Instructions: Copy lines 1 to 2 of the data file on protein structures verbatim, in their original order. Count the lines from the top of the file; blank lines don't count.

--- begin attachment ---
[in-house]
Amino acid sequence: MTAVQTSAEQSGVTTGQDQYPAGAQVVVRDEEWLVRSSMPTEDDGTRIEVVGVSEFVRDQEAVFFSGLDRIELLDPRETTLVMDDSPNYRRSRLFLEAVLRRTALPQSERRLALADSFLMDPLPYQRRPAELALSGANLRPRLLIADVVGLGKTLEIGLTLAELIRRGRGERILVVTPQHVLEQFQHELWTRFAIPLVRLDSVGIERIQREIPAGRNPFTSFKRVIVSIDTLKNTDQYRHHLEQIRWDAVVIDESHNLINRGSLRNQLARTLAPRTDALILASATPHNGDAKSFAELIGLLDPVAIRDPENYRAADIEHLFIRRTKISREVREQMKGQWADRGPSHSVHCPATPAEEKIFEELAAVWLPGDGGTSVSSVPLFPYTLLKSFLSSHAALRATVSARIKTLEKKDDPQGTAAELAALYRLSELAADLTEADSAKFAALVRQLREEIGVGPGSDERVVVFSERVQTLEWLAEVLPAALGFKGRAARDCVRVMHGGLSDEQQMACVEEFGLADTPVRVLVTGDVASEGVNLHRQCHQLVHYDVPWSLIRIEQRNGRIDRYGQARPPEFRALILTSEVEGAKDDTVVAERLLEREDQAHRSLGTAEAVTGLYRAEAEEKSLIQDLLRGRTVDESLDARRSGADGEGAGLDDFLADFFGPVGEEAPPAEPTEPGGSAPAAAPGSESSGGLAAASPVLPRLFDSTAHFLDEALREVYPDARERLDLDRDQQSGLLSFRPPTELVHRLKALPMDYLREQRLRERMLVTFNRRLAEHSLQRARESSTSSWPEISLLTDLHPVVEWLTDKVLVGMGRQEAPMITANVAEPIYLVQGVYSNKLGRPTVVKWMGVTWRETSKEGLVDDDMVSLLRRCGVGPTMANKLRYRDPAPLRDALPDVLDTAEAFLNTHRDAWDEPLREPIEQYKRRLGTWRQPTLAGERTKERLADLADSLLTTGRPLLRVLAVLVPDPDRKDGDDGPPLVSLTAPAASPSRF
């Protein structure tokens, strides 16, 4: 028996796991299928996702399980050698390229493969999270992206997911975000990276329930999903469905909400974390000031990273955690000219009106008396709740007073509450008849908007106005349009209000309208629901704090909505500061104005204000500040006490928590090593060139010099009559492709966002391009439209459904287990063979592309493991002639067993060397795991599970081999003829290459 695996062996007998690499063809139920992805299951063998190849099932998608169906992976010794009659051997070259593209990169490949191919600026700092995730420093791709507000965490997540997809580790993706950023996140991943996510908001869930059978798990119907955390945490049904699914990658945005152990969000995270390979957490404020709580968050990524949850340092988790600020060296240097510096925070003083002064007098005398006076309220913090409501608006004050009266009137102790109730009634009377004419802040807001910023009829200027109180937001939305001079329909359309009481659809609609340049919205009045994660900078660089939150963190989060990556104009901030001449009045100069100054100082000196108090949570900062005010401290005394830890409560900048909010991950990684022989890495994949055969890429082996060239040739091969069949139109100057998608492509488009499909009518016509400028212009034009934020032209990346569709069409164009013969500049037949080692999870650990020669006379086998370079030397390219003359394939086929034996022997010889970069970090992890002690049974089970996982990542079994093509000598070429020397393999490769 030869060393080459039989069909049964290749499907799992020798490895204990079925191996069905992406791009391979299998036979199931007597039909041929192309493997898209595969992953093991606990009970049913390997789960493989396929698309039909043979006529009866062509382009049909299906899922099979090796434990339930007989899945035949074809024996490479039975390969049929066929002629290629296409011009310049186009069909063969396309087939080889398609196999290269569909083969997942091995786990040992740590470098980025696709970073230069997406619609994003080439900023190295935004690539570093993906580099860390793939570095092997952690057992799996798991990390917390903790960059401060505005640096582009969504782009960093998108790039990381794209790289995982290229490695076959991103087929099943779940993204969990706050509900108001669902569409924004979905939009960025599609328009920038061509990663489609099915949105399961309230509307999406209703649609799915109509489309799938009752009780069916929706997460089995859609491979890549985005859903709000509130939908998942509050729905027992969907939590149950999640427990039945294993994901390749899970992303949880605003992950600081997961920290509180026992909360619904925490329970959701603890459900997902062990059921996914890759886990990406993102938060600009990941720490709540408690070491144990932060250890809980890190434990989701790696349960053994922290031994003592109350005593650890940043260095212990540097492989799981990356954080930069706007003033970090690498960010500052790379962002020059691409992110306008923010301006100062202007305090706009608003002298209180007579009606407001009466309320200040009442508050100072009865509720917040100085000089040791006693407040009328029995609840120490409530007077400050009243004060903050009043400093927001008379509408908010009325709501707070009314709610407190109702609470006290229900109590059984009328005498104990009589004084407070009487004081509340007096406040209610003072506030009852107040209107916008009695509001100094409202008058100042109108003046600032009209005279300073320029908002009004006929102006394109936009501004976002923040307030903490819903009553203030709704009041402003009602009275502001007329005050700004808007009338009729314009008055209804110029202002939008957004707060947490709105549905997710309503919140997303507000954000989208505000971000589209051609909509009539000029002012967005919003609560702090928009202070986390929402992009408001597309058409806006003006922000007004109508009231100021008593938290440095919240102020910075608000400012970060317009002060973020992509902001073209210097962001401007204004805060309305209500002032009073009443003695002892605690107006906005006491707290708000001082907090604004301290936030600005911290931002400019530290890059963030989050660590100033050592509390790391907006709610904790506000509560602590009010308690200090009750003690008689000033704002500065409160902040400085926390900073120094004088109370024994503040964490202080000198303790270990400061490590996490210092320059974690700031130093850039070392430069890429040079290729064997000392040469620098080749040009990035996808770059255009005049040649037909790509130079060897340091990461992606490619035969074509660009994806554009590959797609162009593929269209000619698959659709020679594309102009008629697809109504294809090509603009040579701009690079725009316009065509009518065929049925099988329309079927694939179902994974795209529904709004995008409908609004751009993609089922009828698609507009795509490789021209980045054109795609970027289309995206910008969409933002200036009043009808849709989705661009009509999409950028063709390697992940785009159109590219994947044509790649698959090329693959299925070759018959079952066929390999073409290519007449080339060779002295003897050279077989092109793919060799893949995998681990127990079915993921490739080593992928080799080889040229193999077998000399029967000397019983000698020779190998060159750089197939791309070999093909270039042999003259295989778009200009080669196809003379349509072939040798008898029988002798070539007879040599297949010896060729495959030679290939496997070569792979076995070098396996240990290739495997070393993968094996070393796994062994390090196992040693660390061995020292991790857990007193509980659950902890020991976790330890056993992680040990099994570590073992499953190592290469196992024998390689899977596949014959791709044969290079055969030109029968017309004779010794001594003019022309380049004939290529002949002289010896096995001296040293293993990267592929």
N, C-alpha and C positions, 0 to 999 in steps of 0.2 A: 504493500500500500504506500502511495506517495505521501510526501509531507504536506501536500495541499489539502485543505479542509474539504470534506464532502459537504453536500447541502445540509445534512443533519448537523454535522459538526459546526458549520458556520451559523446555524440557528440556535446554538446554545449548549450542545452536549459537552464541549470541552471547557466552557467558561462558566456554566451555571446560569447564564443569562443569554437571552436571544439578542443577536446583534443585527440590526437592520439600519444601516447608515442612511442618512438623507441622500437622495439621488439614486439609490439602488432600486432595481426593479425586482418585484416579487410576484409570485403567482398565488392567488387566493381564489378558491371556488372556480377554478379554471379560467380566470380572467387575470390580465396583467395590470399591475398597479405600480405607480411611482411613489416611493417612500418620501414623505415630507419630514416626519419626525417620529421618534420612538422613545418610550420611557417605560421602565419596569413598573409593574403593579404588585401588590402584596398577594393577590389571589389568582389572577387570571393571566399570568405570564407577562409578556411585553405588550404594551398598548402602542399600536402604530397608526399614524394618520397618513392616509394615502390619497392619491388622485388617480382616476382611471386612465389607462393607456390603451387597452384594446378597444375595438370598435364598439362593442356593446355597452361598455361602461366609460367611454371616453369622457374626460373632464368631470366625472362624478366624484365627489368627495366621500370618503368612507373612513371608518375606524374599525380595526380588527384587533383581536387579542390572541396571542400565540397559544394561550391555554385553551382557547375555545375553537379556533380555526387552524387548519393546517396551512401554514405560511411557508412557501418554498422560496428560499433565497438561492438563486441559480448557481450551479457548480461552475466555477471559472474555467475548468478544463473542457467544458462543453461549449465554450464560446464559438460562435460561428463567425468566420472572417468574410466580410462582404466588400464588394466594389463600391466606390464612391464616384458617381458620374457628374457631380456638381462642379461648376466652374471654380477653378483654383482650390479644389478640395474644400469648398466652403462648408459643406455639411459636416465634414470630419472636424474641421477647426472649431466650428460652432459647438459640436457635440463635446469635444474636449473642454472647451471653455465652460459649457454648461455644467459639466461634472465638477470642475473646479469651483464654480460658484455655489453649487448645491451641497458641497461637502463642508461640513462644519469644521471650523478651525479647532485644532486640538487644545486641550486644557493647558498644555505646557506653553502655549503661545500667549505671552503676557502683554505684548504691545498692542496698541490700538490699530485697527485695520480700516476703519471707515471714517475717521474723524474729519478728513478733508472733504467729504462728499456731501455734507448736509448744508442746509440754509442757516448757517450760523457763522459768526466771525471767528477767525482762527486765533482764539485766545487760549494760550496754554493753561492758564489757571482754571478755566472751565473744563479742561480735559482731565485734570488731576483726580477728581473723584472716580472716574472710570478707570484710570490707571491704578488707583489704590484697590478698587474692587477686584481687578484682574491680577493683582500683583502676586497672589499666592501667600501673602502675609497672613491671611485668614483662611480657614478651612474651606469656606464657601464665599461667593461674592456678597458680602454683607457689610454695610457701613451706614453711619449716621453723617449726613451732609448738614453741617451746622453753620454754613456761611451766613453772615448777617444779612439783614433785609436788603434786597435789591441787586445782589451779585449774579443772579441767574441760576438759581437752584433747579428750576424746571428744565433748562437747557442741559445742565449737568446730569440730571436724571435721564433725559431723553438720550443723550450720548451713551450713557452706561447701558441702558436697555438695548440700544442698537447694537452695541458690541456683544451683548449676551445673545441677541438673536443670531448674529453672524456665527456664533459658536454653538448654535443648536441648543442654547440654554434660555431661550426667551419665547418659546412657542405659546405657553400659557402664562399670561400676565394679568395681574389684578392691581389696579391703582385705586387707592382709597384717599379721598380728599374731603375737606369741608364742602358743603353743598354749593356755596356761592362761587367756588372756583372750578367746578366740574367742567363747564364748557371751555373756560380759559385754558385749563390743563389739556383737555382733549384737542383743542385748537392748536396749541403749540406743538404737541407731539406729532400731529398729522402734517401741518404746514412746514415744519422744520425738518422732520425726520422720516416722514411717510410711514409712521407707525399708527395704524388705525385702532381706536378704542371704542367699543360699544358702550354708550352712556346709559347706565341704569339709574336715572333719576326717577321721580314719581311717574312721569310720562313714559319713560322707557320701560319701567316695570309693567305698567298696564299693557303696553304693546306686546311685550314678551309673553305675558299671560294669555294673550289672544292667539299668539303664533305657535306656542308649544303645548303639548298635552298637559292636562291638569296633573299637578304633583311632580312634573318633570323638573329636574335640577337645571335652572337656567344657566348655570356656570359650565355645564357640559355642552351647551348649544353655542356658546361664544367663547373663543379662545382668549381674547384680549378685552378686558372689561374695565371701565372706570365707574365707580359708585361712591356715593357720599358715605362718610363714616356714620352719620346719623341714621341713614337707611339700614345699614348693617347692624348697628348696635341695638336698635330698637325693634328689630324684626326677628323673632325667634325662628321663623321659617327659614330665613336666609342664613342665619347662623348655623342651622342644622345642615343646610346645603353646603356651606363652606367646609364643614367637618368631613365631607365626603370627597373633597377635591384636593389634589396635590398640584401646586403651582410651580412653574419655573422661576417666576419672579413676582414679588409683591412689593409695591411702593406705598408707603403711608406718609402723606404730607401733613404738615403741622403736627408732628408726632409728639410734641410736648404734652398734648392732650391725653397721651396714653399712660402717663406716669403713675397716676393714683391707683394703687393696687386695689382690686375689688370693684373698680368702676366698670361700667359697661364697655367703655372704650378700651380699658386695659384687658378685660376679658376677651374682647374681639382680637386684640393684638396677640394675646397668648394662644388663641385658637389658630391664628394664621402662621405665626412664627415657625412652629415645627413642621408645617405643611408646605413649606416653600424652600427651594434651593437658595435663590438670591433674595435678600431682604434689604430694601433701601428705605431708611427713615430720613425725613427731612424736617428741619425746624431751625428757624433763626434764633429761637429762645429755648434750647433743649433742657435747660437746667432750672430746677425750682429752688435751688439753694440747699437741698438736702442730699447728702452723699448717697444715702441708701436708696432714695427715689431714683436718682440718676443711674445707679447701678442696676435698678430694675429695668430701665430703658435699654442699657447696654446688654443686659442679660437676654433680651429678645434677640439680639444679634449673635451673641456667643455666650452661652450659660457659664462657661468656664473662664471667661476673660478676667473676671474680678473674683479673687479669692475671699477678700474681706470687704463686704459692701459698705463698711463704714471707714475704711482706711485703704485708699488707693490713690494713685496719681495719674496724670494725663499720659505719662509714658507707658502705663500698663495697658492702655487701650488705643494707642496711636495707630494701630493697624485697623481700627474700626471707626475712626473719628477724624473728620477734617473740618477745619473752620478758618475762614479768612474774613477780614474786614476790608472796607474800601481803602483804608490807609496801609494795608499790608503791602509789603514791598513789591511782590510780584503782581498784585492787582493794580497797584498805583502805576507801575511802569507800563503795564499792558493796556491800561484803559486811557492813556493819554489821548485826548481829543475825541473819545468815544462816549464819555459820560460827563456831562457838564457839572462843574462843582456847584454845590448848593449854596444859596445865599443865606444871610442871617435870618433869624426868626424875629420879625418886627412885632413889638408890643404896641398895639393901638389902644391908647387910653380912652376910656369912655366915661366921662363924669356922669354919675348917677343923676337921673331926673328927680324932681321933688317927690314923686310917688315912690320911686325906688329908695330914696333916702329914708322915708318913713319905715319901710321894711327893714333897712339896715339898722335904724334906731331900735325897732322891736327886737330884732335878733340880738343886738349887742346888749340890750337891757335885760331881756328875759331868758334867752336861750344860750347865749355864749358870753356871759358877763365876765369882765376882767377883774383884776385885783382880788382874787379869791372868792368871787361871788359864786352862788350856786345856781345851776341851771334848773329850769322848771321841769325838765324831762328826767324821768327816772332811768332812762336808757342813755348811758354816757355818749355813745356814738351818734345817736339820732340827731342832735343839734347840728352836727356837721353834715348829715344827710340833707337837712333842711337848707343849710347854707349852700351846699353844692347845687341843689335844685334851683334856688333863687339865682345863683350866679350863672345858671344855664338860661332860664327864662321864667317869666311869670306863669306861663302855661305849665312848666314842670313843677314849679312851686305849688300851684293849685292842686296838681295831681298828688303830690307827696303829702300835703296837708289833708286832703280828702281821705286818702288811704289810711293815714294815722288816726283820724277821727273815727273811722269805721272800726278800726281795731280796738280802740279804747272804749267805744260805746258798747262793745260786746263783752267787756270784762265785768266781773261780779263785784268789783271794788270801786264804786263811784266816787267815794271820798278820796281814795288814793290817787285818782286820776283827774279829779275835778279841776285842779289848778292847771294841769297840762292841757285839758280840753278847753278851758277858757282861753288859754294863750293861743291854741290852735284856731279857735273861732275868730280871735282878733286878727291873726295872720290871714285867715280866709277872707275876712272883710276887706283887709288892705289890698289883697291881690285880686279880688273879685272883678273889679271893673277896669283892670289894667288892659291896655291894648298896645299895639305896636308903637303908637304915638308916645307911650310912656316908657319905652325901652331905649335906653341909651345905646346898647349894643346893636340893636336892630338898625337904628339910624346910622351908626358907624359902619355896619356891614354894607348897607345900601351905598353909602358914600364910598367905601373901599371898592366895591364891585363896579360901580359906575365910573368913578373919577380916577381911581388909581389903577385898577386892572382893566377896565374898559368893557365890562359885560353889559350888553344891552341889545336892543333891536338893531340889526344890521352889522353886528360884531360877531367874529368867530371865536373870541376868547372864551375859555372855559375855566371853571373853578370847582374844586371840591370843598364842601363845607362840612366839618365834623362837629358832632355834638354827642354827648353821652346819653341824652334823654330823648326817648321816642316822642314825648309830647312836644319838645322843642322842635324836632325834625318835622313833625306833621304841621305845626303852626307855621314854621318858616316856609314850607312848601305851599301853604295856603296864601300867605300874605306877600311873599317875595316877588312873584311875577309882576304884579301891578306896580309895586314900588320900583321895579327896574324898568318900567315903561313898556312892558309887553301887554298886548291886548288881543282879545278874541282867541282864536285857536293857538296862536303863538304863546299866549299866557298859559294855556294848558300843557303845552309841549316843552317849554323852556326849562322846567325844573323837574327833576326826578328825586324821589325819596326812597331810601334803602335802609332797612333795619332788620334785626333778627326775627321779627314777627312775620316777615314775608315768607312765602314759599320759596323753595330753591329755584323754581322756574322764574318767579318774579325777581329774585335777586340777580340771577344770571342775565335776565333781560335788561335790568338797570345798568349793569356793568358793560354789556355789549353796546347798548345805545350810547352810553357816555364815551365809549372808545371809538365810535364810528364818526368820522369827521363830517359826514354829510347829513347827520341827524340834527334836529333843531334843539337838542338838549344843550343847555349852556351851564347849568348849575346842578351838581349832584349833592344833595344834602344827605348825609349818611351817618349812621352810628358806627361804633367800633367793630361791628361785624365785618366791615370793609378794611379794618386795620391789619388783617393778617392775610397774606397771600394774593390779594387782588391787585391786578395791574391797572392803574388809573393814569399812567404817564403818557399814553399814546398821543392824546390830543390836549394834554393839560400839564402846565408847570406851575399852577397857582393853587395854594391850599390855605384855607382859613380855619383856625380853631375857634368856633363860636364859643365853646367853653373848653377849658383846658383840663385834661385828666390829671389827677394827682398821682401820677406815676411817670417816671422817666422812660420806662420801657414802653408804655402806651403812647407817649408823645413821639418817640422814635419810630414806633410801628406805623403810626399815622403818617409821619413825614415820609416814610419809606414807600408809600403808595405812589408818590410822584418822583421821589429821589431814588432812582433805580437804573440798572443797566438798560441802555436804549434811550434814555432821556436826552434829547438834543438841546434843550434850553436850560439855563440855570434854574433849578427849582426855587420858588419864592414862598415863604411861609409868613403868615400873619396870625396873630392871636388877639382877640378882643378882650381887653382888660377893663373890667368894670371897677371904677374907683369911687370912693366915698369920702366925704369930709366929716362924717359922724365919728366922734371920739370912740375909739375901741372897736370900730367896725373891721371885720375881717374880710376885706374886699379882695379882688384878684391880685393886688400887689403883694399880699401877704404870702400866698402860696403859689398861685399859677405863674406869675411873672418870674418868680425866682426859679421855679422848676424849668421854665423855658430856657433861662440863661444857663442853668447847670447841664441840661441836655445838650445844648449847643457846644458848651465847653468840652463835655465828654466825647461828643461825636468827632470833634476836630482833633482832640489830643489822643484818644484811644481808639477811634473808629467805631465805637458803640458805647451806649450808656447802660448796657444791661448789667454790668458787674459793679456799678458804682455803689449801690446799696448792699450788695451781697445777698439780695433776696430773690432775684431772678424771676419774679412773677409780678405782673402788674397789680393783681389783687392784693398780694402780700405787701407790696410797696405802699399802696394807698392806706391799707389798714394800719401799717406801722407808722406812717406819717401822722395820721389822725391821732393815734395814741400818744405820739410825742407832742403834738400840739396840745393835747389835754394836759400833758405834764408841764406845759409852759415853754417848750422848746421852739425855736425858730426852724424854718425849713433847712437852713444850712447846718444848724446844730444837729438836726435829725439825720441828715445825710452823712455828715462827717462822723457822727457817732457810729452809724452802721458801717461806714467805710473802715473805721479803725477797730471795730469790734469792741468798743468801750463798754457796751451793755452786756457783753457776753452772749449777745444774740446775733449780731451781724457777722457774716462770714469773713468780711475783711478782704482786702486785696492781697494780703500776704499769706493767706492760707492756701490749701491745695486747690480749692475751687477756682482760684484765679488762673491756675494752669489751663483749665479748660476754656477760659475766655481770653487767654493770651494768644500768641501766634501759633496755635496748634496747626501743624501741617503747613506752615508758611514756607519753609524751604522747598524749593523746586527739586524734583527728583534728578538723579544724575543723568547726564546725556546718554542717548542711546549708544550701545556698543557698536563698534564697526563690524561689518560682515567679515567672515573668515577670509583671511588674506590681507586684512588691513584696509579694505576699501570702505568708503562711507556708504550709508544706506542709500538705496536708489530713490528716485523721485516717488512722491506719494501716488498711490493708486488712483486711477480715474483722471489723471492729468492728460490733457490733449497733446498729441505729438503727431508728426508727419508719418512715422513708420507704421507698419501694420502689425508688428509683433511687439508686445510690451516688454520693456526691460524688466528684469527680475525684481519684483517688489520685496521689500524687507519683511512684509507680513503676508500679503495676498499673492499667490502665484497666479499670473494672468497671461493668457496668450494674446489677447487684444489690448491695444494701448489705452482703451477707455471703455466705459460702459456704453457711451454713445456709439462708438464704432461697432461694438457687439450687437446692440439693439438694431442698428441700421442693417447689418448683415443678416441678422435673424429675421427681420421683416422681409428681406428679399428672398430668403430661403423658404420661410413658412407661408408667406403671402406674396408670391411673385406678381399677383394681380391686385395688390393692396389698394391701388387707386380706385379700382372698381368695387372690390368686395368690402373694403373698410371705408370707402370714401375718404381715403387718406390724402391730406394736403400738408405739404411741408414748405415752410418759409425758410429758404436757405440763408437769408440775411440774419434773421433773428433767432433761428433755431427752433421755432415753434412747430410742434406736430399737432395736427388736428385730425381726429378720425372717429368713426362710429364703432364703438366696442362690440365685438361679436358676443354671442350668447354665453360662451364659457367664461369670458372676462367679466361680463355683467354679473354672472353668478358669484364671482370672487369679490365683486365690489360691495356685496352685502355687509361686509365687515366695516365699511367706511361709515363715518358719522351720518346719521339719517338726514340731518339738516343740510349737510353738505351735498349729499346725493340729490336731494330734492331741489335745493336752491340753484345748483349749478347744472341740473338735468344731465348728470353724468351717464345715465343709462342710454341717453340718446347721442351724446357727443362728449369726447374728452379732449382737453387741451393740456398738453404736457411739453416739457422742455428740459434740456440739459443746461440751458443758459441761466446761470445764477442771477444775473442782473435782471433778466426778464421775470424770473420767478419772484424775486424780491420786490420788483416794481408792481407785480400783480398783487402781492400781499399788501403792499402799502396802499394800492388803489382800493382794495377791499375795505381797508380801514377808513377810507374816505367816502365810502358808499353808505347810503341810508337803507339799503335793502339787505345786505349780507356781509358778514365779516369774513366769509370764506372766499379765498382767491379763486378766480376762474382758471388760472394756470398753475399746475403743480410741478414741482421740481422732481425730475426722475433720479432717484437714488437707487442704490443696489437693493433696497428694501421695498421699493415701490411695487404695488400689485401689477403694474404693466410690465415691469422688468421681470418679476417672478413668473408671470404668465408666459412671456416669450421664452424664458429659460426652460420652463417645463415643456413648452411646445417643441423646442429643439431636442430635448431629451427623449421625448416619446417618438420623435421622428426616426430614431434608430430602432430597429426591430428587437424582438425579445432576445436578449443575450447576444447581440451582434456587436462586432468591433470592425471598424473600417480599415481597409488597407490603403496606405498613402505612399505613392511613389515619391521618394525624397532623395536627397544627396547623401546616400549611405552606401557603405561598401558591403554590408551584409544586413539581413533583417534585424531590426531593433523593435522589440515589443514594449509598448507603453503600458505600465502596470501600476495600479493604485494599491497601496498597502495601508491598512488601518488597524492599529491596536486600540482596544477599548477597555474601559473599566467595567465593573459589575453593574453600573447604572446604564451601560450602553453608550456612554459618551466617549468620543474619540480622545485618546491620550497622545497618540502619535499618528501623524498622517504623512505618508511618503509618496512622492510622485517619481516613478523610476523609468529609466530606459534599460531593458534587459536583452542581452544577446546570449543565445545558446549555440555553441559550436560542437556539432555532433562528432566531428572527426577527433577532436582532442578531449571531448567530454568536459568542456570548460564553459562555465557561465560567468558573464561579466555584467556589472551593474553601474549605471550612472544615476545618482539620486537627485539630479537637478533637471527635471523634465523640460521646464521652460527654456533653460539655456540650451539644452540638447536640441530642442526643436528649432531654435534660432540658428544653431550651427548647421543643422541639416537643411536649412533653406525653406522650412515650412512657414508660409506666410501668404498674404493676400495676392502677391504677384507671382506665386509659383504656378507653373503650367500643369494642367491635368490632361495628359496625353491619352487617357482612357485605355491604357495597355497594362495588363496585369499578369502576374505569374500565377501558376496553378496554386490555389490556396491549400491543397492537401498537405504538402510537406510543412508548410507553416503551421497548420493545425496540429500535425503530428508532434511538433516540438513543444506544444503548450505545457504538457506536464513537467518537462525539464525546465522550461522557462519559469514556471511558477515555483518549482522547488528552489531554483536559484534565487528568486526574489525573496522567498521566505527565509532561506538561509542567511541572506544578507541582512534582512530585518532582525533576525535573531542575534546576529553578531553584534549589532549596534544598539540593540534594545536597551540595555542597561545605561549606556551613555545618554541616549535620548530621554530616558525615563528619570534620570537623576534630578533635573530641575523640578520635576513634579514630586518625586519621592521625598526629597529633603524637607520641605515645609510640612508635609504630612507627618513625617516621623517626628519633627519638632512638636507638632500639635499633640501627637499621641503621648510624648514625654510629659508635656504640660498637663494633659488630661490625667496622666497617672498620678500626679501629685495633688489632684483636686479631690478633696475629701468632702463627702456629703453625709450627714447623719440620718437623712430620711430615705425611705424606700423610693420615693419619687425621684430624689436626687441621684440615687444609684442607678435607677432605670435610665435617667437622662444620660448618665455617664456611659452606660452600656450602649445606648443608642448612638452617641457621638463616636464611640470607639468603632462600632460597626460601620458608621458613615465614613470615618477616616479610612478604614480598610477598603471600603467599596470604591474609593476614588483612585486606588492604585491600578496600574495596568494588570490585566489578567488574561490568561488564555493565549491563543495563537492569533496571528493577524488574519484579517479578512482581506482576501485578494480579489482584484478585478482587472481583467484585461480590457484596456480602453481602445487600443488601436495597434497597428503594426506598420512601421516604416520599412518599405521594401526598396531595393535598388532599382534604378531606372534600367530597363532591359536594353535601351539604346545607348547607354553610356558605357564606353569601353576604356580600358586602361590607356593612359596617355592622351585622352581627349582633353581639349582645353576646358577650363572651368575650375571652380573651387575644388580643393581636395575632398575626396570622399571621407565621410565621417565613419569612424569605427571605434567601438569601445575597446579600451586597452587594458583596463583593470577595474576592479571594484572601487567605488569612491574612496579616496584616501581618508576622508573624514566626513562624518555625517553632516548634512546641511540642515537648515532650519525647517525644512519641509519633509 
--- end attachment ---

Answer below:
[in-house]
Amino acid sequence: MTAVQTSAEQSGVTTGQDQYPAGAQVVVRDEEWLVRSSMPTEDDGTRIEVVGVSEFVRDQEAVFFSGLDRIELLDPRETTLVMDDSPNYRRSRLFLEAVLRRTALPQSERRLALADSFLMDPLPYQRRPAELALSGANLRPRLLIADVVGLGKTLEIGLTLAELIRRGRGERILVVTPQHVLEQFQHELWTRFAIPLVRLDSVGIERIQREIPAGRNPFTSFKRVIVSIDTLKNTDQYRHHLEQIRWDAVVIDESHNLINRGSLRNQLARTLAPRTDALILASATPHNGDAKSFAELIGLLDPVAIRDPENYRAADIEHLFIRRTKISREVREQMKGQWADRGPSHSVHCPATPAEEKIFEELAAVWLPGDGGTSVSSVPLFPYTLLKSFLSSHAALRATVSARIKTLEKKDDPQGTAAELAALYRLSELAADLTEADSAKFAALVRQLREEIGVGPGSDERVVVFSERVQTLEWLAEVLPAALGFKGRAARDCVRVMHGGLSDEQQMACVEEFGLADTPVRVLVTGDVASEGVNLHRQCHQLVHYDVPWSLIRIEQRNGRIDRYGQARPPEFRALILTSEVEGAKDDTVVAERLLEREDQAHRSLGTAEAVTGLYRAEAEEKSLIQDLLRGRTVDESLDARRSGADGEGAGLDDFLADFFGPVGEEAPPAEPTEPGGSAPAAAPGSESSGGLAAASPVLPRLFDSTAHFLDEALREVYPDARERLDLDRDQQSGLLSFRPPTELVHRLKALPMDYLREQRLRERMLVTFNRRLAEHSLQRARESSTSSWPEISLLTDLHPVVEWLTDKVLVGMGRQEAPMITANVAEPIYLVQGVYSNKLGRPTVVKWMGVTWRETSKEGLVDDDMVSLLRRCGVGPTMANKLRYRDPAPLRDALPDVLDTAEAFLNTHRDAWDEPLREPIEQYKRRLGTWRQPTLAGERTKERLADLADSLLTTGRPLLRVLAVLVPDPDRKDGDDGPPLVSLTAPAASPSRF